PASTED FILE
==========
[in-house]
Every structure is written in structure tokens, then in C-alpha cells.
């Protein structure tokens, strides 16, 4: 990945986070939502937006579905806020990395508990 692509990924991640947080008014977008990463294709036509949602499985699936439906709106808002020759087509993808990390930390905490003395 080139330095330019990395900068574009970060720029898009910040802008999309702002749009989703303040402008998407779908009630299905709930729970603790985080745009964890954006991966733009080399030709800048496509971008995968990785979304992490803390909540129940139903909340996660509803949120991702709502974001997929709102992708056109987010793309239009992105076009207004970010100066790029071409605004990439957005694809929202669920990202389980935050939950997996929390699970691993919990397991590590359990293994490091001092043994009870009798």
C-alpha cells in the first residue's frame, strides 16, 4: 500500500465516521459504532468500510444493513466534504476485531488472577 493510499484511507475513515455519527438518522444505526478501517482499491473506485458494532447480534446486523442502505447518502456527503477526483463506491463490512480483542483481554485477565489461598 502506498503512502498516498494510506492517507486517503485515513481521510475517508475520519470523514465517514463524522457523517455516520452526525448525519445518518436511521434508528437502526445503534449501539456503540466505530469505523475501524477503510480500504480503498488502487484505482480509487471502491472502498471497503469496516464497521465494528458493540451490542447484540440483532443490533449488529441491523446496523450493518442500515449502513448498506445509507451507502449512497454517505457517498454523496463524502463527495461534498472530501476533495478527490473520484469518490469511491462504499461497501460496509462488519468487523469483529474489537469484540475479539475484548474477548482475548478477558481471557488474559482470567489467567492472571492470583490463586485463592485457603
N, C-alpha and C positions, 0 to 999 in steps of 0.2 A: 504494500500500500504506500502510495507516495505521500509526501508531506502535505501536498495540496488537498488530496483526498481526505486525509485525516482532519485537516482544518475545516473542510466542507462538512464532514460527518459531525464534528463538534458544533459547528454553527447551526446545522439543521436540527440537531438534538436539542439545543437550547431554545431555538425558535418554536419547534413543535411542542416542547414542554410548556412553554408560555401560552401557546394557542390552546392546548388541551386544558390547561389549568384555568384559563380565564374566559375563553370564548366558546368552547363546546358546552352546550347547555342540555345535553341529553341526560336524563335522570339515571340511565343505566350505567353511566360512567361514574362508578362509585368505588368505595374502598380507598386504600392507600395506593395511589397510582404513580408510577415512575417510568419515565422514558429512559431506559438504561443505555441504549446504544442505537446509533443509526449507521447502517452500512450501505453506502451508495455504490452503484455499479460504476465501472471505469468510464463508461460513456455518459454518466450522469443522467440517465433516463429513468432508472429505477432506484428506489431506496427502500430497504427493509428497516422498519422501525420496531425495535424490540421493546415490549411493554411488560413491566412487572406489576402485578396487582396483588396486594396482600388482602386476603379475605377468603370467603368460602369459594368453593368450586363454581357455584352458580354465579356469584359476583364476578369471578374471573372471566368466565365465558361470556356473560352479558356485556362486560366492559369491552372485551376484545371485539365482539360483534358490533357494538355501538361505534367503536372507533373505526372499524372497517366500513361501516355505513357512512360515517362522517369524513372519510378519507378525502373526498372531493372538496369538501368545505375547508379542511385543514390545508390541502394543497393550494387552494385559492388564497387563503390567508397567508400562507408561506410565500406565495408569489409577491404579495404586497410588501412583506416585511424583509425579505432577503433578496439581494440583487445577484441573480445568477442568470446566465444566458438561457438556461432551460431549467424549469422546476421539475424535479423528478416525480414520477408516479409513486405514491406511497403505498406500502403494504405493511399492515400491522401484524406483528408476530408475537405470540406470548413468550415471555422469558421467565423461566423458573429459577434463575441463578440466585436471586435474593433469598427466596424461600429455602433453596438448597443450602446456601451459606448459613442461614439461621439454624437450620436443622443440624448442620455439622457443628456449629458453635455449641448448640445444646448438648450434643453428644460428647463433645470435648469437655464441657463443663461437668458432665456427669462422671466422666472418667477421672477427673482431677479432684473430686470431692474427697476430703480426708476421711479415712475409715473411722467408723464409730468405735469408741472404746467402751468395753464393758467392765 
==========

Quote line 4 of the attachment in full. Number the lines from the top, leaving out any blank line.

C-alpha cells in the first residue's frame, strides 16, 4: 500500500465516521459504532468500510444493513466534504476485531488472577 493510499484511507475513515455519527438518522444505526478501517482499491473506485458494532447480534446486523442502505447518502456527503477526483463506491463490512480483542483481554485477565489461598 502506498503512502498516498494510506492517507486517503485515513481521510475517508475520519470523514465517514463524522457523517455516520452526525448525519445518518436511521434508528437502526445503534449501539456503540466505530469505523475501524477503510480500504480503498488502487484505482480509487471502491472502498471497503469496516464497521465494528458493540451490542447484540440483532443490533449488529441491523446496523450493518442500515449502513448498506445509507451507502449512497454517505457517498454523496463524502463527495461534498472530501476533495478527490473520484469518490469511491462504499461497501460496509462488519468487523469483529474489537469484540475479539475484548474477548482475548478477558481471557488474559482470567489467567492472571492470583490463586485463592485457603